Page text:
Rather. Of course, half of any population is below average. Pentaxians are hopefully in the other half. Meanwhile, recall that Pentax kept the stripped-down K1000 in production for over 20 years, due to perpetual demand by students. MF is THE way to learn (and apply) the basics of photography.
03-04-2009, 09:31 AM   #23
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QuoteOriginally posted by asdf Quote
If the kid is frustrated that means he's learning. If it's already easy, then he already knows it and there is nothing to learn.

The North American attitude of dumbing everything down is...not...uhh...good.
I can't speak for Lowell, or anyone else, but my thoughts on AF vs MF in this situation have nothing to do with dumbing down anything.

The father clearly stated he's not a shooter himself, and did not indicate he would be putting his son(?) into any type of structured learning environment. He's contemplating putting an *istDL and a bunch of M42 lenses in his hands and basically turning him loose. This in my mind is unwise. The frustration that awaits will not be an indication of learning but rather discouragement.

If the body in question were a spotomatic, K1000 or other fully manual camera then absolutely I would say those M42's would be the perfect choice. But we're talking about a fully automatic, computerized digital camera here - so we've already "dumbed down" the process from the start.

Personally, I wish every budding photographer started out in a structured learning environment armed with a K1000, an M 50mm/2.0, a case of Tri-X and Alfred Stieglitz as their mentor/instructor (I suppose Bryan Peterson would suffice since Alfi is currently unavailable). Not gonna happen.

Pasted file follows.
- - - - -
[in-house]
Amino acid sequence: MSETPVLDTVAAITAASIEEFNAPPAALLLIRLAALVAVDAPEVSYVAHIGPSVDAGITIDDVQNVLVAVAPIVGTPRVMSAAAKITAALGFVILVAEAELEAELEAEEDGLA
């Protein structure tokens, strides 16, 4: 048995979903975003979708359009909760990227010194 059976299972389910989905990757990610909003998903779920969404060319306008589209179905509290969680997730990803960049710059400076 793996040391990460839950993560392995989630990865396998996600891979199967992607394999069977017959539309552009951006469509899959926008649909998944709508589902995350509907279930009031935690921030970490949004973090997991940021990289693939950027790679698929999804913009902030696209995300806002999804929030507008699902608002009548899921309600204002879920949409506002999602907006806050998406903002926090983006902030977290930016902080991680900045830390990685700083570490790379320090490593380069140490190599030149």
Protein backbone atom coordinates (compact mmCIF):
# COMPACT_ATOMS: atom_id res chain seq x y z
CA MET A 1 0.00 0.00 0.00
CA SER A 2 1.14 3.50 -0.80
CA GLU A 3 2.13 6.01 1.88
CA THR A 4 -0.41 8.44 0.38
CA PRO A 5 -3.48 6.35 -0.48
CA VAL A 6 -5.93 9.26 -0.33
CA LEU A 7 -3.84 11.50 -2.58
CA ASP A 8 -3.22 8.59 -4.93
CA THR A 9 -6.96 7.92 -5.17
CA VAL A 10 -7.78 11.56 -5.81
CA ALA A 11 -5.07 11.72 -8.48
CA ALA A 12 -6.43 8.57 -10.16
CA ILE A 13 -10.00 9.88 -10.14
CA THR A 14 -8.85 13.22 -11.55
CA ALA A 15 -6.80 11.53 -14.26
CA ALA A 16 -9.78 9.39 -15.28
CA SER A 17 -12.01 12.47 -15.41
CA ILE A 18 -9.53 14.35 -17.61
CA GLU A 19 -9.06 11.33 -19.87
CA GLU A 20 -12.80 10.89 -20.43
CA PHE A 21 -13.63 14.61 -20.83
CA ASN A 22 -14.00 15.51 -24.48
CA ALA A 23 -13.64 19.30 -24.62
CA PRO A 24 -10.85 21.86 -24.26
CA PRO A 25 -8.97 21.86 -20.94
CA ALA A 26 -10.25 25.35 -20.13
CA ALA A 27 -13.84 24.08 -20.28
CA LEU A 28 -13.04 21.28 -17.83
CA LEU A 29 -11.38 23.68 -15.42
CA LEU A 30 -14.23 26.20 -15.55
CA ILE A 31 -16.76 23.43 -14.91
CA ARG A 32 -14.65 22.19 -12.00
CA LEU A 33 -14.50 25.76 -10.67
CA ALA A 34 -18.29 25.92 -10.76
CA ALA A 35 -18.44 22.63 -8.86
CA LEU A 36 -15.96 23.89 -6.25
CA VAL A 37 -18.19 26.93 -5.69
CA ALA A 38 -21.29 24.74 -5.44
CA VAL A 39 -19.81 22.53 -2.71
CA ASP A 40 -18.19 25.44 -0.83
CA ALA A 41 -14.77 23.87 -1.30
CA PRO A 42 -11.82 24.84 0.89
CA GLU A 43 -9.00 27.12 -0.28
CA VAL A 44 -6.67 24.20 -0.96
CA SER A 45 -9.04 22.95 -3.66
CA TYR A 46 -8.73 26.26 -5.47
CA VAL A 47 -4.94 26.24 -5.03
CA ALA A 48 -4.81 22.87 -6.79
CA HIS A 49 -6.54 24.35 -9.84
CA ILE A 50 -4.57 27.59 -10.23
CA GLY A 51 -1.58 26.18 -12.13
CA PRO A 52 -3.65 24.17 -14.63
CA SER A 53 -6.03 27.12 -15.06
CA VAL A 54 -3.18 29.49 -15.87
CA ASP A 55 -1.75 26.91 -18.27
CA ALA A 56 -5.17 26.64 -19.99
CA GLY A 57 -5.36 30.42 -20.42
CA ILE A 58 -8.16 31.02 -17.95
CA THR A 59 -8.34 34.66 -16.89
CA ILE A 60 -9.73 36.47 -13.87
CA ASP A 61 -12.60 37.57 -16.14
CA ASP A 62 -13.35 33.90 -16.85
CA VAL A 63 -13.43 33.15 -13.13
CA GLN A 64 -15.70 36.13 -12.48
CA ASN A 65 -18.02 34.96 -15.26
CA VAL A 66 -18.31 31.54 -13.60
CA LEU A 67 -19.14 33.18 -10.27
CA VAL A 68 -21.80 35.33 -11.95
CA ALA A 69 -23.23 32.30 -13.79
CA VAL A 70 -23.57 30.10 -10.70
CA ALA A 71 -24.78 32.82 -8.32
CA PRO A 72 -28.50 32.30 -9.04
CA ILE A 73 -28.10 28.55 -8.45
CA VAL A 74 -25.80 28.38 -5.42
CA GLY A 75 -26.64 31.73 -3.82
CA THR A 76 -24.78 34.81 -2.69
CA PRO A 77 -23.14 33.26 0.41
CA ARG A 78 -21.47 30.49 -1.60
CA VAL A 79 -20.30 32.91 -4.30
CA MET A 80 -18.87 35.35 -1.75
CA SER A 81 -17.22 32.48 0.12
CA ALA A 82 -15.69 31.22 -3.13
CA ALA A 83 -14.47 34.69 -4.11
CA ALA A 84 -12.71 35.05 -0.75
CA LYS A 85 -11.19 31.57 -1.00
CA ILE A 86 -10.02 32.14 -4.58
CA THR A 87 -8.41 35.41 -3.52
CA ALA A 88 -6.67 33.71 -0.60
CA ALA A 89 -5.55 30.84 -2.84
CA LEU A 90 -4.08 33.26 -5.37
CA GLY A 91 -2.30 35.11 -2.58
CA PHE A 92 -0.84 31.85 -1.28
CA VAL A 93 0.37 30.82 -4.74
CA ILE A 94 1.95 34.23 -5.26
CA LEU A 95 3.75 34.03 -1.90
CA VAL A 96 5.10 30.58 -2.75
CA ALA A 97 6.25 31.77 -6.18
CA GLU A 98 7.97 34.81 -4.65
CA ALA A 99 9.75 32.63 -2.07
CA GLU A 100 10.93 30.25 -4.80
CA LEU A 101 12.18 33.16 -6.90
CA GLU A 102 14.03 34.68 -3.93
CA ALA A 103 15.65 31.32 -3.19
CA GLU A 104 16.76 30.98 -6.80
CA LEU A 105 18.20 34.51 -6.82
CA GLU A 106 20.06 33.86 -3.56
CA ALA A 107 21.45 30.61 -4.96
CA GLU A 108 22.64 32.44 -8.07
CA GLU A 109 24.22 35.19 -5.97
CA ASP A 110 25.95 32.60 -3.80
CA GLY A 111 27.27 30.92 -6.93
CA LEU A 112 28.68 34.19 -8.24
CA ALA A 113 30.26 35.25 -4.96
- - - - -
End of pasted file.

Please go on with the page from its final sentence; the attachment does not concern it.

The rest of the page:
03-04-2009, 10:01 AM   #24
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I’m with the kit lens idea. It is affordable and convenient; the marketplace in this forum usually has at least one for $60-$80. I think your son will want to take some snap shots of his friends, his school or some party shots. Having fun with the camera is the biggest motivation to learn photography. The kit lens is perfect for this purpose.

The istDL is a great starter camera and has plenty to learn to begin with; ISO, white balance, flash compensation, PASM modes…etc. I personally would leave the manual focus lens as a second/third purchase.

The worst case scenario is your son gets tired of photography later and not using the camera any more. Then the istDL + kit lens can still be used as a family camera that takes pictures better than most point & shoot.

Just my $0.02.
03-04-2009, 10:33 AM   #25
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Can you believe....

I would recommend a film camera?
I remember when I started ( I was also 12 yo)with a Zenit E , full manual, only one light meter built on. One lens.
This is how I learned this law: if you take some, you have to give some in return. Let me clarify: (I will split the hair now)
I see the problem like this: for taking a picture you need to adjust the distance (focusing) on one side; and adjust the amount of light you let pass to the sensor/film on the other side (metering).
Leave the focusing apart (manual or auto - either have advantages).

About the metering part:
-Digital has the great disadvantage of having so many variables: White Balance, ISO, Aperture and Shutter Speed.
-In film, (with a cheap ZX-50 for ex. ), you have only two main choices: Aperture priority or Shutter. It has also Manual mode for more control, or picture for automatic exposure. No WB, no ISO to worry. The hell with them. and there is also the autofocus there.

The most important stuff is: HOW YOU TAKE THE PICTURE.
In my regard:
- Digital approach is the way to loose the essence. Fast, easy and low quality. Like a burger. Your boy's common sense will see the lack of substance, and he will abandon it just as fast he learns all the camera buttons.

-on film, he has the chance to take his time.
He will take less pictures, but he will learn how to love this wonderful world of Photography. It has to do a lot with the eager waiting you need to pay before you see your results.